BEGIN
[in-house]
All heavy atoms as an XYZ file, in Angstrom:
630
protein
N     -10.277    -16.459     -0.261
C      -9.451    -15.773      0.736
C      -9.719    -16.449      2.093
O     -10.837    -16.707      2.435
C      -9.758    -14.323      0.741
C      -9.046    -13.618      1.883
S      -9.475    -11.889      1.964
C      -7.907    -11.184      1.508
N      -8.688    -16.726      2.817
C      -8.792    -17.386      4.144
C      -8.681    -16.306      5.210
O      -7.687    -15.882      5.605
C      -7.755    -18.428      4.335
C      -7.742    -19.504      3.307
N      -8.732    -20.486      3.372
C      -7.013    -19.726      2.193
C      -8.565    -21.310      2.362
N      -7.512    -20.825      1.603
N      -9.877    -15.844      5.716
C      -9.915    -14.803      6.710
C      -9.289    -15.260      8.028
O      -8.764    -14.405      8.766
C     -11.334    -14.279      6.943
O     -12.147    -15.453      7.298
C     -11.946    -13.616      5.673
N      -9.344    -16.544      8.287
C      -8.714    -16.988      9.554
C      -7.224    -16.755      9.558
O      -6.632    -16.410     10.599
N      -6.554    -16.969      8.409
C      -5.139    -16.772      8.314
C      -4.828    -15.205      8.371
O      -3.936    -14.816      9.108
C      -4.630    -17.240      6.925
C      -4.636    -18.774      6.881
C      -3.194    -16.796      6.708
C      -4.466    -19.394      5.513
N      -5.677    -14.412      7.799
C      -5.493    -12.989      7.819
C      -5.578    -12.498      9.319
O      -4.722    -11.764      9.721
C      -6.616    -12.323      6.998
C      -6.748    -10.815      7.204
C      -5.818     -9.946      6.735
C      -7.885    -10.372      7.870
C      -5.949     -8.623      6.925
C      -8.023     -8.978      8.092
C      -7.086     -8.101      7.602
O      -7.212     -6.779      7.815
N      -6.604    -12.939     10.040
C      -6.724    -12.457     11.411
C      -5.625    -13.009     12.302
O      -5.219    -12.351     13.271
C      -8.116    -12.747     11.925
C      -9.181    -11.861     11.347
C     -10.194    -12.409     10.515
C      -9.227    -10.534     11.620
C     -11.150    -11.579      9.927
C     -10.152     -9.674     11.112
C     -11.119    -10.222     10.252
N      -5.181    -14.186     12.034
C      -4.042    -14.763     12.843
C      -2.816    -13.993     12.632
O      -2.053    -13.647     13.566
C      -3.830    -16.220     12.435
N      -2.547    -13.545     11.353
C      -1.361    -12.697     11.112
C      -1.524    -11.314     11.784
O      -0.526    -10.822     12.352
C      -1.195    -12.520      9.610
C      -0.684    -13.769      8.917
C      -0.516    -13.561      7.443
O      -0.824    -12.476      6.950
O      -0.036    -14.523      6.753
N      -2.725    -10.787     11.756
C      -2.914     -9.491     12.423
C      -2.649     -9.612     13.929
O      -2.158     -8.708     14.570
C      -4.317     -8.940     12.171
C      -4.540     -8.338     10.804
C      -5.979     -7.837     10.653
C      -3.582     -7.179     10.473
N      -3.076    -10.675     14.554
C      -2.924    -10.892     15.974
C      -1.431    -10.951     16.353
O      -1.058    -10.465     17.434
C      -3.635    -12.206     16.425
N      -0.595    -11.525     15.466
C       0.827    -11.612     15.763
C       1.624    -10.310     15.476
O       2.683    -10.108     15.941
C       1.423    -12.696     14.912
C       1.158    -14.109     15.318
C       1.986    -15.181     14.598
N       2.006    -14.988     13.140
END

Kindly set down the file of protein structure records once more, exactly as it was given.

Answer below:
[in-house]
All heavy atoms as an XYZ file, in Angstrom:
630
protein
N     -10.277    -16.459     -0.261
C      -9.451    -15.773      0.736
C      -9.719    -16.449      2.093
O     -10.837    -16.707      2.435
C      -9.758    -14.323      0.741
C      -9.046    -13.618      1.883
S      -9.475    -11.889      1.964
C      -7.907    -11.184      1.508
N      -8.688    -16.726      2.817
C      -8.792    -17.386      4.144
C      -8.681    -16.306      5.210
O      -7.687    -15.882      5.605
C      -7.755    -18.428      4.335
C      -7.742    -19.504      3.307
N      -8.732    -20.486      3.372
C      -7.013    -19.726      2.193
C      -8.565    -21.310      2.362
N      -7.512    -20.825      1.603
N      -9.877    -15.844      5.716
C      -9.915    -14.803      6.710
C      -9.289    -15.260      8.028
O      -8.764    -14.405      8.766
C     -11.334    -14.279      6.943
O     -12.147    -15.453      7.298
C     -11.946    -13.616      5.673
N      -9.344    -16.544      8.287
C      -8.714    -16.988      9.554
C      -7.224    -16.755      9.558
O      -6.632    -16.410     10.599
N      -6.554    -16.969      8.409
C      -5.139    -16.772      8.314
C      -4.828    -15.205      8.371
O      -3.936    -14.816      9.108
C      -4.630    -17.240      6.925
C      -4.636    -18.774      6.881
C      -3.194    -16.796      6.708
C      -4.466    -19.394      5.513
N      -5.677    -14.412      7.799
C      -5.493    -12.989      7.819
C      -5.578    -12.498      9.319
O      -4.722    -11.764      9.721
C      -6.616    -12.323      6.998
C      -6.748    -10.815      7.204
C      -5.818     -9.946      6.735
C      -7.885    -10.372      7.870
C      -5.949     -8.623      6.925
C      -8.023     -8.978      8.092
C      -7.086     -8.101      7.602
O      -7.212     -6.779      7.815
N      -6.604    -12.939     10.040
C      -6.724    -12.457     11.411
C      -5.625    -13.009     12.302
O      -5.219    -12.351     13.271
C      -8.116    -12.747     11.925
C      -9.181    -11.861     11.347
C     -10.194    -12.409     10.515
C      -9.227    -10.534     11.620
C     -11.150    -11.579      9.927
C     -10.152     -9.674     11.112
C     -11.119    -10.222     10.252
N      -5.181    -14.186     12.034
C      -4.042    -14.763     12.843
C      -2.816    -13.993     12.632
O      -2.053    -13.647     13.566
C      -3.830    -16.220     12.435
N      -2.547    -13.545     11.353
C      -1.361    -12.697     11.112
C      -1.524    -11.314     11.784
O      -0.526    -10.822     12.352
C      -1.195    -12.520      9.610
C      -0.684    -13.769      8.917
C      -0.516    -13.561      7.443
O      -0.824    -12.476      6.950
O      -0.036    -14.523      6.753
N      -2.725    -10.787     11.756
C      -2.914     -9.491     12.423
C      -2.649     -9.612     13.929
O      -2.158     -8.708     14.570
C      -4.317     -8.940     12.171
C      -4.540     -8.338     10.804
C      -5.979     -7.837     10.653
C      -3.582     -7.179     10.473
N      -3.076    -10.675     14.554
C      -2.924    -10.892     15.974
C      -1.431    -10.951     16.353
O      -1.058    -10.465     17.434
C      -3.635    -12.206     16.425
N      -0.595    -11.525     15.466
C       0.827    -11.612     15.763
C       1.624    -10.310     15.476
O       2.683    -10.108     15.941
C       1.423    -12.696     14.912
C       1.158    -14.109     15.318
C       1.986    -15.181     14.598
N       2.006    -14.988     13.140